We thought West Side Story was remarkably good (see the Emsworth review), but it turned out that the other musical at the Stratford Festival, A Funny Thing Happened on the Way to the Forum, was even better. It has zillions of little comic touches; we can’t remember when we’ve ever seen a funnier show.
A Funny Thing is set back in the golden days of Rome. As in the pre-war American southern states, these were golden times mainly for the masters, not so much for the slaves. So perhaps we should feel guilty about laughing at the plight of Pseudolus (Bruce Dow) and Hysterium (Stephen Ouimette), the two slaves who are the stars of this show — but we don’t. They belong to the family of Senex (Randy Hughson), hen-pecked, love-starved husband of Domina (Deann deGruijter), and father of Hero (Mike Nadajewski).
The story begins when Domina drags Senex off to the countryside for a vacation, leaving Pseudolus in charge of their son Hero. Domina leaves strict instructions that the boy is to be kept away from the house next door, which is occupied by a bevy of scantily-clad young women who are for sale as courtesans.
Hero’s parents do not know, however, that he has already fallen in love with Philia (Chilina Kennedy), a virgin courtesan whom he has seen at her window next door. Desperate to meet her, Hero enlists the help of Pseudolus, who spots a chance to make a bid to be freed. The resourceful Pseudolus extracts a promise of freedom from Hero if Pseudolus can help Hero (in his parents’ absence) win Philia’s affections.
The lovers’ first meeting is a great success, as they agree and harmonize on the important point that Philia is “Lovely” (one of the show’s best songs). Their future together is cloudy, however, because Philia has already been sold to a Roman warrior, Miles Gloriosus (Dan Chameroy). Her owner, Marcus Lycus (Cliff Saunders), knows that it would be death to fail to deliver Philia when the sword-happy Miles Gloriosus calls.
The writers of the show, Burt Shevelove and Larry Gelbart, must have had a blast coming up with the names for the characters. In the show, Pseudolus is a talented liar and a schemer; his schemes invariably leave the effeminate Hysterium in a state of nervous distraction; Senex’s wife Domina is a sadistic tyrant; and the preening, muscle-bound Miles Gloriosus is hilariously high on himself.
This is not one of the many musicals whose plots are paper-thin; A Funny Thing Happened on the Way to the Forum would be a marvelous farce if it had no music at all. And the writers (Burt Shevelove and Larry Gelbart) had a lot of fun with words in this play. For instance, try saying “the house of Marcus Lycus” two or three times in a row, and you’ll get an idea why it’s so funny when Pseudolus says it. In fact, pretty much everything Bruce Dow says and does in this show will crack you up; he’s a wonderfully talented comedian. Still, the actor we enjoyed most was Stephen Ouimette as Hysterium, always on the verge of a nervous breakdown.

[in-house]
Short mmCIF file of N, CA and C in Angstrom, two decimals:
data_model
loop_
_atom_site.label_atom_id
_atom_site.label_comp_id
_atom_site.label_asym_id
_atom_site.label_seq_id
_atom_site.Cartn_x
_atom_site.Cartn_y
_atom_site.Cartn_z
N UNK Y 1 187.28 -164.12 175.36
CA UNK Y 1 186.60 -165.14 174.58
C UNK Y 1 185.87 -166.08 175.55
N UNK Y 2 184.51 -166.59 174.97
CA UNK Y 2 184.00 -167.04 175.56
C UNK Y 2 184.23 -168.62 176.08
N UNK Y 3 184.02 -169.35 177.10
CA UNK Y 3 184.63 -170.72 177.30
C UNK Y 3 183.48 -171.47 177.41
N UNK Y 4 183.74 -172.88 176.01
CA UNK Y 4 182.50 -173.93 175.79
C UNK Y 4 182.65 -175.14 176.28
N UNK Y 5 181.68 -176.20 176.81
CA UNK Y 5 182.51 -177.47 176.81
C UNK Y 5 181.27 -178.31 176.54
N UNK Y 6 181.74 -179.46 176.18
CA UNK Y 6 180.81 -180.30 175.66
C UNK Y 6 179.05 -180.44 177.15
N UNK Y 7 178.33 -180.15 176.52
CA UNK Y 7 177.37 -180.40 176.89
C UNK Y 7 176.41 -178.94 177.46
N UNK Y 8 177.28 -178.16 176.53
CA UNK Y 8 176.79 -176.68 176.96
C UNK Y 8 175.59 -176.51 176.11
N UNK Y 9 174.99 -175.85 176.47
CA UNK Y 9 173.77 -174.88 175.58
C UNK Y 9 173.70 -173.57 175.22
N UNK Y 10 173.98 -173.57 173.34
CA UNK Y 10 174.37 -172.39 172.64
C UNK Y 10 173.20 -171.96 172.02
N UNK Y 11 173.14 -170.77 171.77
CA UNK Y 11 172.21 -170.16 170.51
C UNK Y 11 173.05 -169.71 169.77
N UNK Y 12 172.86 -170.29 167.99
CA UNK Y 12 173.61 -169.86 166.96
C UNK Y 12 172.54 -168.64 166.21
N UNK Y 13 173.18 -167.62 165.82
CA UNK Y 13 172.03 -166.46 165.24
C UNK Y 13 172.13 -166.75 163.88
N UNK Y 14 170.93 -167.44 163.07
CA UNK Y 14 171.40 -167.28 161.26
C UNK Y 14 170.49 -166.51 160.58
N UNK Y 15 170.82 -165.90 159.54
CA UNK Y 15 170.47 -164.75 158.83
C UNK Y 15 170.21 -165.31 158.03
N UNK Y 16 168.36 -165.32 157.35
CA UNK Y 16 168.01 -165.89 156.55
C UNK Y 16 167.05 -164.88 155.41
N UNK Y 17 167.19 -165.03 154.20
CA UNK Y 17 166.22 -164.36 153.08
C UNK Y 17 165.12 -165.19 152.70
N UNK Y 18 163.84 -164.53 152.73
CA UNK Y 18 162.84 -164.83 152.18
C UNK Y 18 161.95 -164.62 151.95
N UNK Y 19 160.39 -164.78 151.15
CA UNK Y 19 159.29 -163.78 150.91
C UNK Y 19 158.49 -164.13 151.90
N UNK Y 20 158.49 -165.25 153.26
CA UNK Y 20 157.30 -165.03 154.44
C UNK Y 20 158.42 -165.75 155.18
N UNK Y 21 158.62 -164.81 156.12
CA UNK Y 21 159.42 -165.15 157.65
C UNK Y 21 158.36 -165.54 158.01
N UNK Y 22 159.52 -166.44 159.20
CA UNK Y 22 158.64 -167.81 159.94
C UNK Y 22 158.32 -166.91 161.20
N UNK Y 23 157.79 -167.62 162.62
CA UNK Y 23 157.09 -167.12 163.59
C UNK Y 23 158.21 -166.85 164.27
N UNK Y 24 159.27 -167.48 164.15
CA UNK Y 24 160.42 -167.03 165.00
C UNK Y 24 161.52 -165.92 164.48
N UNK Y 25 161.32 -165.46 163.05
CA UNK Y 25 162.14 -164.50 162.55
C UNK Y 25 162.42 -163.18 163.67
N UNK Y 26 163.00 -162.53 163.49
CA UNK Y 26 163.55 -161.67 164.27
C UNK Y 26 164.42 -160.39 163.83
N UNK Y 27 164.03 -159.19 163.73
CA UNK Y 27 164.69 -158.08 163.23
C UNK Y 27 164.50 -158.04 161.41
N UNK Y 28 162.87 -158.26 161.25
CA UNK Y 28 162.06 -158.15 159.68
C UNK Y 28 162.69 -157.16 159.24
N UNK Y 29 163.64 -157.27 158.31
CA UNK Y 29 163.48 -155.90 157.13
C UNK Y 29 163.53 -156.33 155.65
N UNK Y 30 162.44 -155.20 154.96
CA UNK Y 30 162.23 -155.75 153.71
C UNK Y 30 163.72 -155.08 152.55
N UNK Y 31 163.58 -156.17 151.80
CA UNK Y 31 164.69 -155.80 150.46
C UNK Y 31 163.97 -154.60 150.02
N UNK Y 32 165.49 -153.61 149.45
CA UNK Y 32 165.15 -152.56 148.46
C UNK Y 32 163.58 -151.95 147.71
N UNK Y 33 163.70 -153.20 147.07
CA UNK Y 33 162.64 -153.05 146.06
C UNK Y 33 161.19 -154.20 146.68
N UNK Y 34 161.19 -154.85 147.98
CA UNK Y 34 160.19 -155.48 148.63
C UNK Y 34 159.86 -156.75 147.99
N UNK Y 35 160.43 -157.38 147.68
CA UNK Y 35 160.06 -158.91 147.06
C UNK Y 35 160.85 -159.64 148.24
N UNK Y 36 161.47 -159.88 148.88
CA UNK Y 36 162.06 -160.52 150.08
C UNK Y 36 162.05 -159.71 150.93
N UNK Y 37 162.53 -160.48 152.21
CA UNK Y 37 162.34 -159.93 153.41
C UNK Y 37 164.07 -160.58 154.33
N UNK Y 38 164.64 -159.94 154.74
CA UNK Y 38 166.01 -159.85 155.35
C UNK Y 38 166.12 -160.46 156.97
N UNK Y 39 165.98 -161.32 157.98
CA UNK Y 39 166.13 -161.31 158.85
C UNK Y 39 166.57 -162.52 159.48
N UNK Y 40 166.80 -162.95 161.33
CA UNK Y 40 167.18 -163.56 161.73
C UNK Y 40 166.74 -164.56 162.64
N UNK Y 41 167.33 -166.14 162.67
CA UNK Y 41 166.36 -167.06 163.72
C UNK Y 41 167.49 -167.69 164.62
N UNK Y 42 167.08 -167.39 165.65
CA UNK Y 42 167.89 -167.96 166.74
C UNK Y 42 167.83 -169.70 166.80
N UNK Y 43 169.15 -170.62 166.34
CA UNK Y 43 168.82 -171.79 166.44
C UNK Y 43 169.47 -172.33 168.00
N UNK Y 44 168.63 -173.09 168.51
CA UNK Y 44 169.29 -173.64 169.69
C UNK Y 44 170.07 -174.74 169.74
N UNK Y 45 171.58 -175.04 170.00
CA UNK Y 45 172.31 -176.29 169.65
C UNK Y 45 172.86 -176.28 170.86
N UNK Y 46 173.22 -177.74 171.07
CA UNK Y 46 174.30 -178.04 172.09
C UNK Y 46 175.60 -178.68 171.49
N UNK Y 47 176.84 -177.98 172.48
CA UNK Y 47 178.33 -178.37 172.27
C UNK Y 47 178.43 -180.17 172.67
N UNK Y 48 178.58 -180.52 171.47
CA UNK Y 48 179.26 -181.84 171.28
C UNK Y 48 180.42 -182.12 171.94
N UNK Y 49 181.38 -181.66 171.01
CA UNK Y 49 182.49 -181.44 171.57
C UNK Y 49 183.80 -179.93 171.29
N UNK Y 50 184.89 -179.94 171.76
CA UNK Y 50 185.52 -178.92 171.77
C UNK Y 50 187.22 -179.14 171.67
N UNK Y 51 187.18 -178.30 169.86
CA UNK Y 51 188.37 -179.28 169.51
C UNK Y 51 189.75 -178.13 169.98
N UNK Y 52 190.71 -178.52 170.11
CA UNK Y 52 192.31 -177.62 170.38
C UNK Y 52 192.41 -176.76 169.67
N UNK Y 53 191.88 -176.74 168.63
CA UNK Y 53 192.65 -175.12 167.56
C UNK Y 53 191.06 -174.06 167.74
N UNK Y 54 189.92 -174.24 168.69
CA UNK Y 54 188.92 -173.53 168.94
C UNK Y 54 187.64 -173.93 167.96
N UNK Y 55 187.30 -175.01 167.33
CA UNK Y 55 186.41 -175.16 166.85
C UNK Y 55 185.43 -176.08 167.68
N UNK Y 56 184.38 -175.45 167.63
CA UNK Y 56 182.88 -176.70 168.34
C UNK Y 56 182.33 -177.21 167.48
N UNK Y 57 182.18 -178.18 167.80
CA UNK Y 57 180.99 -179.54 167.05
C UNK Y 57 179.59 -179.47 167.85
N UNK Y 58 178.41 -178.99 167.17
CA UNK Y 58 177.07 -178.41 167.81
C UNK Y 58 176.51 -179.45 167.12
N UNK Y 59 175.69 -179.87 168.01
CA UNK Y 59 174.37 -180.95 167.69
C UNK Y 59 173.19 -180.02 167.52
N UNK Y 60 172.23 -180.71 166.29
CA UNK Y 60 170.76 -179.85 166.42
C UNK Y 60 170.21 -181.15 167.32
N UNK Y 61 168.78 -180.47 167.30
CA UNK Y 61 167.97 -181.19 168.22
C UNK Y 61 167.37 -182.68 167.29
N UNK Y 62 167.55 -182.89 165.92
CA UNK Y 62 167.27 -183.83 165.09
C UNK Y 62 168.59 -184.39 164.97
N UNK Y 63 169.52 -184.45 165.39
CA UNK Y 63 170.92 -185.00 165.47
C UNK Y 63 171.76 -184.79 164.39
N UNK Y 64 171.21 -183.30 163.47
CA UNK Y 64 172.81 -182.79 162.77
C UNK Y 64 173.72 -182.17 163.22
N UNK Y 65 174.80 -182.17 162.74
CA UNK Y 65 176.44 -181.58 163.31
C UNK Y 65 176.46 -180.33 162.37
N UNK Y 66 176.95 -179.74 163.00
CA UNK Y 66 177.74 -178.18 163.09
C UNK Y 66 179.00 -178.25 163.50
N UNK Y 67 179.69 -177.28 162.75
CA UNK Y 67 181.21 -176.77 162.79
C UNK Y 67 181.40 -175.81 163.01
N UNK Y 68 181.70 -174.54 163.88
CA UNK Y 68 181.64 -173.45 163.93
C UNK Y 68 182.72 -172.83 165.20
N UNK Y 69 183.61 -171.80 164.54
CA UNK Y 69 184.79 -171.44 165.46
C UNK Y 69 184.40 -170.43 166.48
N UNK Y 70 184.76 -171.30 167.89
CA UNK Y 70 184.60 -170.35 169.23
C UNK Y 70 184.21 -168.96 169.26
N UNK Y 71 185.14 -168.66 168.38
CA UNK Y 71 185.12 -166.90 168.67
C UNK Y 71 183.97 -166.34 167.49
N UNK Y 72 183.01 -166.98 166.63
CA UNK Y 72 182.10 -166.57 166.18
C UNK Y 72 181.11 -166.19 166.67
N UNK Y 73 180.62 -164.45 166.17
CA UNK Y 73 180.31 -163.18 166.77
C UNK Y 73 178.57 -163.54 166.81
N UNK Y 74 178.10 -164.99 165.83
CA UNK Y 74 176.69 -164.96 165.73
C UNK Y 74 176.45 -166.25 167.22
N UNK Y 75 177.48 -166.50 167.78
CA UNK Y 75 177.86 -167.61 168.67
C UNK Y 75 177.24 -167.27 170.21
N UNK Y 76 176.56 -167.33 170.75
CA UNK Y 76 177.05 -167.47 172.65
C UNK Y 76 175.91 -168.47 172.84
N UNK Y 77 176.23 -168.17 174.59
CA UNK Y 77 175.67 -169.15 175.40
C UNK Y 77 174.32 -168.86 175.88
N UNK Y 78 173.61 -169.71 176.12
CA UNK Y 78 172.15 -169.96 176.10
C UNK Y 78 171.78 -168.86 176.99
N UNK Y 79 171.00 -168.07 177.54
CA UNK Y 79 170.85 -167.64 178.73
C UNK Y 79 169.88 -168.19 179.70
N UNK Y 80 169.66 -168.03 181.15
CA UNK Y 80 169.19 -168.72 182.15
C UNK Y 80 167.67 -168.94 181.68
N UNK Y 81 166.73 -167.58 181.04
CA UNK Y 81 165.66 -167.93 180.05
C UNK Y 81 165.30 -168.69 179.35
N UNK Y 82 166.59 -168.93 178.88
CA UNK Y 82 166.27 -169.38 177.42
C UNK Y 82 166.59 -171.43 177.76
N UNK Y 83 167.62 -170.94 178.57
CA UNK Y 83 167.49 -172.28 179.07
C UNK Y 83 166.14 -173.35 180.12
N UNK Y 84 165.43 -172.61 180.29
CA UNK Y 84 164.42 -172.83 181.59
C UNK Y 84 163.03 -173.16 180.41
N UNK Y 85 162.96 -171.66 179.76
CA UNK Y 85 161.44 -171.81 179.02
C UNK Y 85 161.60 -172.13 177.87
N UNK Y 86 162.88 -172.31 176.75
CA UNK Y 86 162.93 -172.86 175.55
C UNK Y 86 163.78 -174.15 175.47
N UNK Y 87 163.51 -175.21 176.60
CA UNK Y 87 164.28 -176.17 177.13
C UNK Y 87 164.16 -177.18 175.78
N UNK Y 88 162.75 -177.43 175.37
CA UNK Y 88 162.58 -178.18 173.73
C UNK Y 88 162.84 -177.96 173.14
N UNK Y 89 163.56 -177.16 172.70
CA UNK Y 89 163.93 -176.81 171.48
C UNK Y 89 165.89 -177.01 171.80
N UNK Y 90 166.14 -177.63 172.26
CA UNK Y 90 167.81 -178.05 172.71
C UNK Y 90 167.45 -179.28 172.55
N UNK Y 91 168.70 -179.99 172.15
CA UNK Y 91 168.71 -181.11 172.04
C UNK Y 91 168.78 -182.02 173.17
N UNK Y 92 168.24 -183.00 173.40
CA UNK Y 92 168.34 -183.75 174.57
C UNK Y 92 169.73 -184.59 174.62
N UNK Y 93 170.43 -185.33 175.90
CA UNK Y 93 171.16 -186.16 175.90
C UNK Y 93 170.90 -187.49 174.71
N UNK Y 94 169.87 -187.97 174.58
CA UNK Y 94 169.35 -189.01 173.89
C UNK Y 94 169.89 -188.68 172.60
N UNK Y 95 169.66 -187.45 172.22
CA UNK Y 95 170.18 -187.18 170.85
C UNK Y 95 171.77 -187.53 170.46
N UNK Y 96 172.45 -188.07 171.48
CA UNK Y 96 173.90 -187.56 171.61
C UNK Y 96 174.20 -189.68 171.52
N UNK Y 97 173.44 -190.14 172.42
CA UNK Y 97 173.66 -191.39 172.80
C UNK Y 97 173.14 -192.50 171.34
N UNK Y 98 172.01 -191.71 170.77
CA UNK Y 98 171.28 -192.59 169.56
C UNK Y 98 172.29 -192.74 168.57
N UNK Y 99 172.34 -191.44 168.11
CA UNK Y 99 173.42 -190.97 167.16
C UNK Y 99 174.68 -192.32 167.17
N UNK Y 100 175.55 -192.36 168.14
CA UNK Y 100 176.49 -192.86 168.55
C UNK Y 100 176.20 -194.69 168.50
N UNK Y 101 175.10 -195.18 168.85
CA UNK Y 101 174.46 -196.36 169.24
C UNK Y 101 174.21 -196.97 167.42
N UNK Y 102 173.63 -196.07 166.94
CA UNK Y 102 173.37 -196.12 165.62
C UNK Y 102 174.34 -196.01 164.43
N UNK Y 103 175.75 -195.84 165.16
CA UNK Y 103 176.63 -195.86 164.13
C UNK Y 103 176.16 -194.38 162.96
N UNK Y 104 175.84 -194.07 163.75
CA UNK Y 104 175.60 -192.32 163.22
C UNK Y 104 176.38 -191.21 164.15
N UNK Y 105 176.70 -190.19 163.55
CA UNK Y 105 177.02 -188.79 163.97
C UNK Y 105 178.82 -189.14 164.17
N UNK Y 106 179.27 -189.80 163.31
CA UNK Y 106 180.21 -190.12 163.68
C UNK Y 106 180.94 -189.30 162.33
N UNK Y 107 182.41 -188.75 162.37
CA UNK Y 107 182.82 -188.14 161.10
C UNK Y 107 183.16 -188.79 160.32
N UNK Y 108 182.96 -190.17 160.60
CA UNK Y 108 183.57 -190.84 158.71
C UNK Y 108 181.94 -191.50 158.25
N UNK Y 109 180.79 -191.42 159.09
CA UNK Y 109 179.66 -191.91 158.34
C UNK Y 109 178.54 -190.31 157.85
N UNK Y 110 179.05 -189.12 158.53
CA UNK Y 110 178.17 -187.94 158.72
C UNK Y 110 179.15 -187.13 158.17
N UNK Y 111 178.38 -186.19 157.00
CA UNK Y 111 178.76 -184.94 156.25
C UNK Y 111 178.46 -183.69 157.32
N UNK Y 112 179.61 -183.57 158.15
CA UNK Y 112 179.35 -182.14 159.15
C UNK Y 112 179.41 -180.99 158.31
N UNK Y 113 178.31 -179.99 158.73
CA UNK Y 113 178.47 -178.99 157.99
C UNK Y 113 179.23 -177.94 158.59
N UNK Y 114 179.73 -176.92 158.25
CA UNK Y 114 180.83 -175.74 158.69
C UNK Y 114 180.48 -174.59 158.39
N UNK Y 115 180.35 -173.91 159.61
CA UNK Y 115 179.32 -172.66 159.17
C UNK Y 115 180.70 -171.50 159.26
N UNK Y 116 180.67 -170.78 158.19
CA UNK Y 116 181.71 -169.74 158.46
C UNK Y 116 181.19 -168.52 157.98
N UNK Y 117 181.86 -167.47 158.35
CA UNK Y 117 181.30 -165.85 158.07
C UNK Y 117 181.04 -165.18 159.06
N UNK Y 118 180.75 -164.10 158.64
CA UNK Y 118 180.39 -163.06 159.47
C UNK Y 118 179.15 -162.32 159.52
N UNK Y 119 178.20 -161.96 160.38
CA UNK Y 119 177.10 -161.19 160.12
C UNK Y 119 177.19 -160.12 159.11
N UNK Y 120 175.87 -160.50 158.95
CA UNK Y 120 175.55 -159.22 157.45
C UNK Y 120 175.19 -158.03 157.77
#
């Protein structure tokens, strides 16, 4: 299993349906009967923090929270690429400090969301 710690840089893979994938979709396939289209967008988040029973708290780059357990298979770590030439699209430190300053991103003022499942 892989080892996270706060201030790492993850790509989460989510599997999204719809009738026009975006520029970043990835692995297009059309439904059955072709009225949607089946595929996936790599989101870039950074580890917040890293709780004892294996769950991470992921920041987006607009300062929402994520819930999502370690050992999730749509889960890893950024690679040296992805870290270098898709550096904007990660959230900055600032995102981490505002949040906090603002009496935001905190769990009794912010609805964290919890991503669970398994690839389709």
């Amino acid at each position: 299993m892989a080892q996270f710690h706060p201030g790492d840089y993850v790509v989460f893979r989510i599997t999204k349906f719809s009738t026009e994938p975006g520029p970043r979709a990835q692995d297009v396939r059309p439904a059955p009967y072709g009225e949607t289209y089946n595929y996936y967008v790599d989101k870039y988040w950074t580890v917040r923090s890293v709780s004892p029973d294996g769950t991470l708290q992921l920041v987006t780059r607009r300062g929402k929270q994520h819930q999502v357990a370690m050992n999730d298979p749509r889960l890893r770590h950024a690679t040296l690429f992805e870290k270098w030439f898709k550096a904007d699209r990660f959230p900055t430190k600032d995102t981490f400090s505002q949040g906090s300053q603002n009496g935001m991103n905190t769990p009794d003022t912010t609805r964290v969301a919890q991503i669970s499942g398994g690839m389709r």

Director Des McAnuff has arranged for more funny things to be done on stage at any given moment than anyone will ever see; you don’t dare pay too much attention to one side of the stage for fear of missing good stuff at the other. One of the best touches in this show are the “Proteans” — three acrobatic actors who appear as mimes and in various hysterically comic guises all through the show.
Stephen Sondheim wrote the music and lyrics for A Funny Thing. We certainly have heard a lot of Sondheim in the last six months: the Stratford Festival’s West Side Story (see our review), for which Sondheim wrote the lyrics; the Shaw Festival’s Sunday in the Park with George (music and lyrics) (see our review); Sweeney Todd (music and lyrics) at Rochester’s GeVa Theatre (see our review). But this is the Sondheim show we liked best.
Other posts from Emsworth about shows in the Stratford Festival’s 2009 season:
The Scottish play, set in Africa! Shakespeare’s Macbeth at this post.
Classic French drama: Jean Racine’s Phèdre at this post.
Anton Chekhov’s wonderful The Three Sisters (see this post)
The Ben Jonson play Bartholomew Fair (see this post)
Shakespeare’s Julius Caesar (see this post)
The folly of suggesting that Shakespeare should be “translated” for modern audiences (see this post)
The marvelous quarrels in Julius Caesar and The Importance of Being Earnest (see this post)
Oscar Wilde’s The Importance of Being Earnest (see this post)
What P. G. Wodehouse owes to Oscar Wilde (see this post)
The musical West Side Story (see this post)